“As I said, sir. They breed assassins. Expect a death.”
With that, I made my way together with Harl and Jodlin to the Naval Office where we informed the desk clerk of what we had discovered. After an interview with a provost officer by the name of Raits, we were thanked and sent on our way. I could only hope that the stranger had been sent to kill Crosp. Then it struck me that perhaps the stranger had been sent to kill me. What if his actions had been calculated to provoke me into attacking him? He would have been within his rights to shoot me and walk away a free man. Who would send such an agent? Crosp hated me, but it was not his style. Of course the Duke had enemies, but why target me, his lesser son? There could be any number of reasons. Would Crosp hire a killer? He had tried to have me killed in the past, something not forgotten, but could not prove. I had asked Jodlin about the flaying whip, but Jodlin had simply looked ashamed and told me that he did not pick the tool. It was given him by Qenrik and Qenrik did what his master wanted. Qenrik probably fouled the whip at Crosp’s request; a dog that shits on his master’s command.
“Forget the man, sir,” said Harl. I had not voiced my concerns but it must have been obvious to the seaman that I was worried.
“It’s hard to forget the barrel of a gun put to one’s forehead, Mister Harl,” I eventually admitted.
A few days later, I was ordered to visit the Imperial Umuron Naval Office again. Those days had been uncomfortable. The encounter with the stranger had shaken me. It was the look in his eyes. It was the way he so casually offered death. Was the man an assassin? If so, was he going to return and finish what he had started? I was also very much aware of my loss of control, but the man seemed to find just the right words and just the right tone to enrage me. It was chilling to know that such people were out there. Hopefully my summons to the Naval Office would answer some questions. Perhaps the man had been arrested.
I was taken to the lower cells by Provost Officer Raits, where I was shown a body. The figure that lay before me in the cold, dank, darkness was a sight that brought my breakfast to my throat and I had to fight not to vomit on the spot. The body was that of a man, naked and twisted and bloated. His face was contorted in agony. His body was black and white with bruising. Every finger was broken or crushed. His feet were the same. He looked to have broken arms and broken legs. His prick and balls were swollen and crushed. There was little blood, most had probably seeped away in the water where he was undoubtedly found. He was left a mere sack of skin containing the broken parts of a human being.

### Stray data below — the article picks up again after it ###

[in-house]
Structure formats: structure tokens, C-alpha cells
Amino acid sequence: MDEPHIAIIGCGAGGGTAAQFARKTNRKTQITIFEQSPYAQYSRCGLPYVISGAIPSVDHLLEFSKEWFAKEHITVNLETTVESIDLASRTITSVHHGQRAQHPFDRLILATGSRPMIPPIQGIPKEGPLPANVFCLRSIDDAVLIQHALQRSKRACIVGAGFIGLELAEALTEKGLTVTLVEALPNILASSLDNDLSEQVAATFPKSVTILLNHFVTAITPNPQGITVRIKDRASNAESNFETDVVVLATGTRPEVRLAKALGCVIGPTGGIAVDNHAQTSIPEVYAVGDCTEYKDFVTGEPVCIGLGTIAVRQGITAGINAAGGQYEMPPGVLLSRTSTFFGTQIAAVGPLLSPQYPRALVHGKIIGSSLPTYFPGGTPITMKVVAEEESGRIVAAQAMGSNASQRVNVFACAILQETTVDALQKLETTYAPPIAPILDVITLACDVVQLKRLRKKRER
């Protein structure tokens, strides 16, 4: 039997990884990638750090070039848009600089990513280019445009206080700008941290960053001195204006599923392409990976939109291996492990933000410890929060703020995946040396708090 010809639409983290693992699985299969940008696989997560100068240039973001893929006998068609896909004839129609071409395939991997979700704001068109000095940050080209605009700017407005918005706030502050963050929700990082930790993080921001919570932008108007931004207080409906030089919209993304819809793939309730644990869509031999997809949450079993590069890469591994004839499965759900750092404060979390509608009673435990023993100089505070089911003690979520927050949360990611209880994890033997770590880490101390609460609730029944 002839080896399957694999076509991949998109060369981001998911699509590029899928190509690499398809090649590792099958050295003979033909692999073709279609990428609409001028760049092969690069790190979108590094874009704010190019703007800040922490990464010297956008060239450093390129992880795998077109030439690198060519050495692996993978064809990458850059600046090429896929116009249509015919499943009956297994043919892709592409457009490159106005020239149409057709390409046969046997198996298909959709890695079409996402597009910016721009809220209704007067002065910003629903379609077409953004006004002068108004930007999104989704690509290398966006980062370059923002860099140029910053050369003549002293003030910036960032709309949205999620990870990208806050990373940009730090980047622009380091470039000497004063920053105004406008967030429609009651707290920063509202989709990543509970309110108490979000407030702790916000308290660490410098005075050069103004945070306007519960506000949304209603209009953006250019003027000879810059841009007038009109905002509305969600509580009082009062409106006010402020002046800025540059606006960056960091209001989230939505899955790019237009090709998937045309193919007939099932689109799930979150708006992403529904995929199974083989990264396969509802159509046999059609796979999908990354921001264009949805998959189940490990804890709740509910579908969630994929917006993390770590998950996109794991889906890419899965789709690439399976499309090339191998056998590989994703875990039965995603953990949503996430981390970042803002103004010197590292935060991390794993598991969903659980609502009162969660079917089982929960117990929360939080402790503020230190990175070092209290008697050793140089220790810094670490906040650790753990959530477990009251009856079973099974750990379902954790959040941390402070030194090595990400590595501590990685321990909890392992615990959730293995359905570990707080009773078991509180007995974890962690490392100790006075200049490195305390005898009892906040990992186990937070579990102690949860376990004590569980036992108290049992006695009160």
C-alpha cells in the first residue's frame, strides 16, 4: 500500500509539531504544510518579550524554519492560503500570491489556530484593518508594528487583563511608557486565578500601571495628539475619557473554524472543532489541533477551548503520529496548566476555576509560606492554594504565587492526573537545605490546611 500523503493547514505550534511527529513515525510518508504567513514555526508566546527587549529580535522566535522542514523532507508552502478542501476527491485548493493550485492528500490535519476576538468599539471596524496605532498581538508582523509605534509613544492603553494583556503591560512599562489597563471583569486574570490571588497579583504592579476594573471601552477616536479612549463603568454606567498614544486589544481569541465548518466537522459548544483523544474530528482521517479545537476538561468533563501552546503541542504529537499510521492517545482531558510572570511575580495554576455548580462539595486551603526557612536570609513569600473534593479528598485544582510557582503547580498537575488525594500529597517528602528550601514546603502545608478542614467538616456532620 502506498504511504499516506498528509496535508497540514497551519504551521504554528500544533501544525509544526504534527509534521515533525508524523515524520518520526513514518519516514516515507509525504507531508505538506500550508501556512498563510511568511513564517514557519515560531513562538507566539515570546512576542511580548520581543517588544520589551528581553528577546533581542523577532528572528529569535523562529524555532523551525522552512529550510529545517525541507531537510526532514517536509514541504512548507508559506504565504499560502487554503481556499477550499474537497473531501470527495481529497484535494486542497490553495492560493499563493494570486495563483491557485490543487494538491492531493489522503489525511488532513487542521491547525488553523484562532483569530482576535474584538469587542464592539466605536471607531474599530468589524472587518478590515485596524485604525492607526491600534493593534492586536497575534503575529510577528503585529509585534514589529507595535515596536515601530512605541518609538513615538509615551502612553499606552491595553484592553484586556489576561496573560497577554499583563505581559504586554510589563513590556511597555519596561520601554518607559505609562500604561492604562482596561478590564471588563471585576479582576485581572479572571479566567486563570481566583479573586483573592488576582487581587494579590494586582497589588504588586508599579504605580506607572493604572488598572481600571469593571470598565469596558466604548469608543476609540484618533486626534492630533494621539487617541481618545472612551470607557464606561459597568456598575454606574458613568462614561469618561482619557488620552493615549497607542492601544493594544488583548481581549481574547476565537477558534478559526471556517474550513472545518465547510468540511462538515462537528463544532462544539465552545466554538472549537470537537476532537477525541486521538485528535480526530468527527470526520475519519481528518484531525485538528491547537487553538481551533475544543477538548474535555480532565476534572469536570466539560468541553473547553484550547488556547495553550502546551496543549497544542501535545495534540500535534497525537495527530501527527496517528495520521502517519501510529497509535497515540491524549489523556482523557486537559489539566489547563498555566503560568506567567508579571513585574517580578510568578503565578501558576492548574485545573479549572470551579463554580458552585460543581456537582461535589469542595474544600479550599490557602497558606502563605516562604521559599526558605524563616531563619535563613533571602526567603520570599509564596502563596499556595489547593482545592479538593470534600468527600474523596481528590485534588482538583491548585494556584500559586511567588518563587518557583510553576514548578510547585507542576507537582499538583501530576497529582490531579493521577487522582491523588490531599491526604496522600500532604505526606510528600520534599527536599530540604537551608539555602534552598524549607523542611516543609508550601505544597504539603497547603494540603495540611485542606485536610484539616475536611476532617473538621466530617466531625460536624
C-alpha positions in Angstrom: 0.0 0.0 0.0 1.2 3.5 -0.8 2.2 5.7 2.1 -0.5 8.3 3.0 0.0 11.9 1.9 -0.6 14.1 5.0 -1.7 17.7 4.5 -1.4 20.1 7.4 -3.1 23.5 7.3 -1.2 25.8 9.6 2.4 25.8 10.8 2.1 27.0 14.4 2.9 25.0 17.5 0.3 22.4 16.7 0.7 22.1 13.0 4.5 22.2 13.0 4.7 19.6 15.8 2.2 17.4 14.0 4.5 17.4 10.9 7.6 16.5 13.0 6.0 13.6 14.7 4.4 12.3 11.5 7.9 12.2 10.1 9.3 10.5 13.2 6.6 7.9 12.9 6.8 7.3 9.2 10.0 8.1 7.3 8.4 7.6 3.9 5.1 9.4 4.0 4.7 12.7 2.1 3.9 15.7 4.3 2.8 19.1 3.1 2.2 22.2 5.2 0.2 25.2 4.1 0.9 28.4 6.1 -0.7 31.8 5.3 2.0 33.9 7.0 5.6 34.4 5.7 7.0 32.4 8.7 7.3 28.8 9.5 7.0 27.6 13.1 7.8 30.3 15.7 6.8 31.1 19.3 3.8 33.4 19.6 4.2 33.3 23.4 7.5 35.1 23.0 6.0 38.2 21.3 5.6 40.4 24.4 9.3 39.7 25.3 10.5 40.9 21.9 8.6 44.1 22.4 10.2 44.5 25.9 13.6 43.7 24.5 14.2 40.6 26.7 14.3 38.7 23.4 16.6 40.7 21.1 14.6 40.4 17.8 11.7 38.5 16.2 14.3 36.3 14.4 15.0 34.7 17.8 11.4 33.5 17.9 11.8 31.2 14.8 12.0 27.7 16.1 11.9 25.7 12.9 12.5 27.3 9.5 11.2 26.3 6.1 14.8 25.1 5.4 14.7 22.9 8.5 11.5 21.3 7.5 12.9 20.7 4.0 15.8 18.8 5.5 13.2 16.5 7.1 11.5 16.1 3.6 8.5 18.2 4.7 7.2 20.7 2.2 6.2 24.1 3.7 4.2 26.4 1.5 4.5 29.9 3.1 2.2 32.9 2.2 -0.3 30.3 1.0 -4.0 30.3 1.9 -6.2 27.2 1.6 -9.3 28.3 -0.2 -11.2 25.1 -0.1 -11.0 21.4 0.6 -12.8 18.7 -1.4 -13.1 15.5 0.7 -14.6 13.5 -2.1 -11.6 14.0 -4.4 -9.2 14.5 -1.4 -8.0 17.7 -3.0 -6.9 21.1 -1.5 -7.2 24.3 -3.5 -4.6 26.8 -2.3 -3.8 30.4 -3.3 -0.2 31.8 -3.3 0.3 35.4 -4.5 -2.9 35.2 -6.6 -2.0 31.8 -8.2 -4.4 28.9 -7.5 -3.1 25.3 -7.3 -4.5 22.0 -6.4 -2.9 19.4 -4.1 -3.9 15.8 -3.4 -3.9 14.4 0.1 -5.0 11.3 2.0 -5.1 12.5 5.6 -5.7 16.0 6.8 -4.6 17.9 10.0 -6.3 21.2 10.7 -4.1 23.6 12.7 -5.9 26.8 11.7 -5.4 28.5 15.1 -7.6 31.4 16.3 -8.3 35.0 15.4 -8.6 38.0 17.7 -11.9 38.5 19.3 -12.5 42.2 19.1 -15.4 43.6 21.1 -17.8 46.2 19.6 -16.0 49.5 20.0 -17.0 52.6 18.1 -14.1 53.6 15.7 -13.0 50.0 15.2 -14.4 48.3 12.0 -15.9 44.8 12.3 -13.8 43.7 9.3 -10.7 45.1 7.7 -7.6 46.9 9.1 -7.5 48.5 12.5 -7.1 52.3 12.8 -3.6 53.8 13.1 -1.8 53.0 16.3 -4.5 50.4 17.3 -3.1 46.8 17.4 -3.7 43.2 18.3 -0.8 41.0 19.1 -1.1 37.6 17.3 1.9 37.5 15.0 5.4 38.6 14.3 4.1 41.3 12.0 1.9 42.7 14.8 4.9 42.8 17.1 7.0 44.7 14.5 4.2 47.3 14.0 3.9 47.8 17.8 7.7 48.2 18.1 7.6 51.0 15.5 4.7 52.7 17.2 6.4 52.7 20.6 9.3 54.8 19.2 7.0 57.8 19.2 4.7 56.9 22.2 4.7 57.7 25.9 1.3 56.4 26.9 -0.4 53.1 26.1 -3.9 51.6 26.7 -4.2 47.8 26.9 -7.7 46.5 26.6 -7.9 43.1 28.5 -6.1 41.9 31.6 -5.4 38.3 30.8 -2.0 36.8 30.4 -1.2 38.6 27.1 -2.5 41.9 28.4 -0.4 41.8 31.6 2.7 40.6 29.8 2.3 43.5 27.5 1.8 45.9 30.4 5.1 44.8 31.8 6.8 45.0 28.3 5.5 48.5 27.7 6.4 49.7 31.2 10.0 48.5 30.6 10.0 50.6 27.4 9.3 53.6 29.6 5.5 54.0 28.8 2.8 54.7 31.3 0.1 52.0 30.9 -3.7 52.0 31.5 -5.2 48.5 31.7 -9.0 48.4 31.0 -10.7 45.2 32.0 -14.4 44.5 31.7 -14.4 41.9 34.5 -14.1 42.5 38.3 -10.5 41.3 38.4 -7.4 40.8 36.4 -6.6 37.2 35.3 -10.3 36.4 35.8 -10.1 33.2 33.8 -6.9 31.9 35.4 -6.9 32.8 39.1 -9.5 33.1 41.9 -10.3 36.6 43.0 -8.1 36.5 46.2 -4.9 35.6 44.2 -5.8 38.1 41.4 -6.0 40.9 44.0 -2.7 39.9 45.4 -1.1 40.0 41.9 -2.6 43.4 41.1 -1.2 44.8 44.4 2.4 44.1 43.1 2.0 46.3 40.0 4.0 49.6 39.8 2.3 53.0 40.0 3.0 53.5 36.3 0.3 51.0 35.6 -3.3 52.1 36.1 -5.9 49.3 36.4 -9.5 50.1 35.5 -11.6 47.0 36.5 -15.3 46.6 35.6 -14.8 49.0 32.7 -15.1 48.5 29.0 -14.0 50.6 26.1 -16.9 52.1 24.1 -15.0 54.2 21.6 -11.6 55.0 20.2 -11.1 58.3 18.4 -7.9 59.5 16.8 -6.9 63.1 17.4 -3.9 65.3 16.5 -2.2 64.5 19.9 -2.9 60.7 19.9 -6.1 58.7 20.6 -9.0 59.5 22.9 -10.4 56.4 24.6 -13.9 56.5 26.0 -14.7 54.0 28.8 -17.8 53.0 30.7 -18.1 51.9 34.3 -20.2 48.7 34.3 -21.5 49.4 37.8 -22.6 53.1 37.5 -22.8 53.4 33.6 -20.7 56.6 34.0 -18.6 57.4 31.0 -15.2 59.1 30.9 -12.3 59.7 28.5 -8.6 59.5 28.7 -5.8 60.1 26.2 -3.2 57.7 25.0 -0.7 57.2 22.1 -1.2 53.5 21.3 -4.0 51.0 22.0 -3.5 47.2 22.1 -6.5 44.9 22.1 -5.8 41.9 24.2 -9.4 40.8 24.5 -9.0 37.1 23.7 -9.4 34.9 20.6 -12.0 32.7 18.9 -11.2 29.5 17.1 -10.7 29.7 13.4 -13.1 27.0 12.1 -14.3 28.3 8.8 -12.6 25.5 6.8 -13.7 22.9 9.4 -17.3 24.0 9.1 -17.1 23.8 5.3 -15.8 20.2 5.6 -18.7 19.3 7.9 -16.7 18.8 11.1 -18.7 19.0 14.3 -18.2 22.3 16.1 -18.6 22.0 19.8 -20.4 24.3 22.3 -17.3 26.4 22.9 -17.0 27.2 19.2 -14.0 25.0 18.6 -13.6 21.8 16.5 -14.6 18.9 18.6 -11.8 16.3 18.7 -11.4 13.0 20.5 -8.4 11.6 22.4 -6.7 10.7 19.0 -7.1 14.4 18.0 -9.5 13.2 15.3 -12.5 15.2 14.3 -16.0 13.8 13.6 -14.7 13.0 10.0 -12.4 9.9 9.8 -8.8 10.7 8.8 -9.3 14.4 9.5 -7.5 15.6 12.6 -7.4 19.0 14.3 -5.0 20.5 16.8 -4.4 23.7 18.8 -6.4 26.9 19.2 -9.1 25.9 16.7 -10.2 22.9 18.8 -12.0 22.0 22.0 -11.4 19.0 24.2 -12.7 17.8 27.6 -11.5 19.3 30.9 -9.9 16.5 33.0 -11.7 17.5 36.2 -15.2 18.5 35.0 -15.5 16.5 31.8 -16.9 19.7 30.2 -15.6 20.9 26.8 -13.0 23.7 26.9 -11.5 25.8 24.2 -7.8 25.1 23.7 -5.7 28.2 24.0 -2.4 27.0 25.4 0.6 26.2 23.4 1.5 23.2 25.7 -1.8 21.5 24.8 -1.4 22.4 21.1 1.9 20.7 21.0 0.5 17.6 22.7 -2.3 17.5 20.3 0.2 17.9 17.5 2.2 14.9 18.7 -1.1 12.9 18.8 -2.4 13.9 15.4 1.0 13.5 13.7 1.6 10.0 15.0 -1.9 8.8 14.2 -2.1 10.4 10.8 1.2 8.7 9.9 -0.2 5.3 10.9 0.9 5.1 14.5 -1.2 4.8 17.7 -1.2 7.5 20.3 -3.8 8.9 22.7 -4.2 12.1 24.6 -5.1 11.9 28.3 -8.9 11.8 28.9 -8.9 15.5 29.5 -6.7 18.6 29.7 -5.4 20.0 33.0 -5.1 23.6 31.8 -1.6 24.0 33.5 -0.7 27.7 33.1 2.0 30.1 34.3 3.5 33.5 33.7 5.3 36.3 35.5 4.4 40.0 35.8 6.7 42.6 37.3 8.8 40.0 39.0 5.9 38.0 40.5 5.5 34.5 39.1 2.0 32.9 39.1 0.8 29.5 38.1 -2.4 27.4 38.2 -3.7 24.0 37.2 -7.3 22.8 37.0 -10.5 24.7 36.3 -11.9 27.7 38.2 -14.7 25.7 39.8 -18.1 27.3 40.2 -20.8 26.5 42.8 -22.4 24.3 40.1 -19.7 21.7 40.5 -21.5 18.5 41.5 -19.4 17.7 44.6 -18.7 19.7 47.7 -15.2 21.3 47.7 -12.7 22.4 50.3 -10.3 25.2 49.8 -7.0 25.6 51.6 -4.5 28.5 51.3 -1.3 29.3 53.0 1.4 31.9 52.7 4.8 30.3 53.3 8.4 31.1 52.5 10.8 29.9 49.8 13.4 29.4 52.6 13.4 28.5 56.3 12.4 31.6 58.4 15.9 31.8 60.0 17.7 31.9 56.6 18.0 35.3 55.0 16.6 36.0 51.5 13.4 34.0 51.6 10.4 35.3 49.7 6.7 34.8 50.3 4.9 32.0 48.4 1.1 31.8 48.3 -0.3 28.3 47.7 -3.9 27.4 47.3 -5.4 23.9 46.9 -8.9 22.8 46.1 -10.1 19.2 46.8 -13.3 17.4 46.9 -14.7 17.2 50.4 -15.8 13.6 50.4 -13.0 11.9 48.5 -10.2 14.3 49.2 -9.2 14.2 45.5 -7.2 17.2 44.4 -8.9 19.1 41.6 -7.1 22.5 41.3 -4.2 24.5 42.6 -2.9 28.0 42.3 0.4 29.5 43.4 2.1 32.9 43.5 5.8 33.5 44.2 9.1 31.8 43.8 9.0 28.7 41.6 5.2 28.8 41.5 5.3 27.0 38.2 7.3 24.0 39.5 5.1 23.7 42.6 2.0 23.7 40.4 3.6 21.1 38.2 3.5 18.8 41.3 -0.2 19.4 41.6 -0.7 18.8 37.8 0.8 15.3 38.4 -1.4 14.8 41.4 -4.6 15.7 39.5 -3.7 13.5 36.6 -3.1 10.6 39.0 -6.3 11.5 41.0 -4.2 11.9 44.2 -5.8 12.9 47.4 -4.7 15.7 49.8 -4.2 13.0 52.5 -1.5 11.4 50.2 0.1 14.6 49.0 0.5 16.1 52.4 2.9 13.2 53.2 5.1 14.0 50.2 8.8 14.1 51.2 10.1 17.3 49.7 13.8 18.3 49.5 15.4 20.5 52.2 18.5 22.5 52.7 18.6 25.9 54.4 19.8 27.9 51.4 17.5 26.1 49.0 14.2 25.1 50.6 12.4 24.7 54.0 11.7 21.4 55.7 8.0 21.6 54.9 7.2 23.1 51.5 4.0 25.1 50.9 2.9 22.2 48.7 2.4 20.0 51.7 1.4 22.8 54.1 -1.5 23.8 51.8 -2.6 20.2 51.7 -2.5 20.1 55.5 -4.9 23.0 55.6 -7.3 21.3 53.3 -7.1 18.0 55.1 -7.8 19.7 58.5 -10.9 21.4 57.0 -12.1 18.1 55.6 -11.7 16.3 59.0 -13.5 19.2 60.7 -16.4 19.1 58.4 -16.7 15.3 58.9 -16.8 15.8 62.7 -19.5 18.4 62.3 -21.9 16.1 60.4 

“Is this the man?” asked Raits.
I forced myself to have a closer look at the face. It hurt just to look at him. His eyes had been gouged out. Every tooth was either missing or broken, his nose crushed. Although the face was a mess, I did recognise him as the man who had held a gun to my face. It was the stranger who apparently took pleasure in killing, but I could only feel pity for the bastard, for someone had tortured him thoroughly and to the very end. Did he deserve it? My experience with the man told me that perhaps he did, but it would take a man at least as sick and perverted as he to do this to him.
“It is,” said I. “What in the names of the Creators happened?”
“We found him under a pier, face down. We think he was dumped there last night.”
“Do you know what sick person did this to him?”
“No. We have nothing to go on other than the tattoos. No name.” Raits actually seemed unimpressed, even bored by the body.
I looked at the dead man’s arms and saw the tattoo that Sudlas had seen on his forearm. It was of a dragon devouring the world.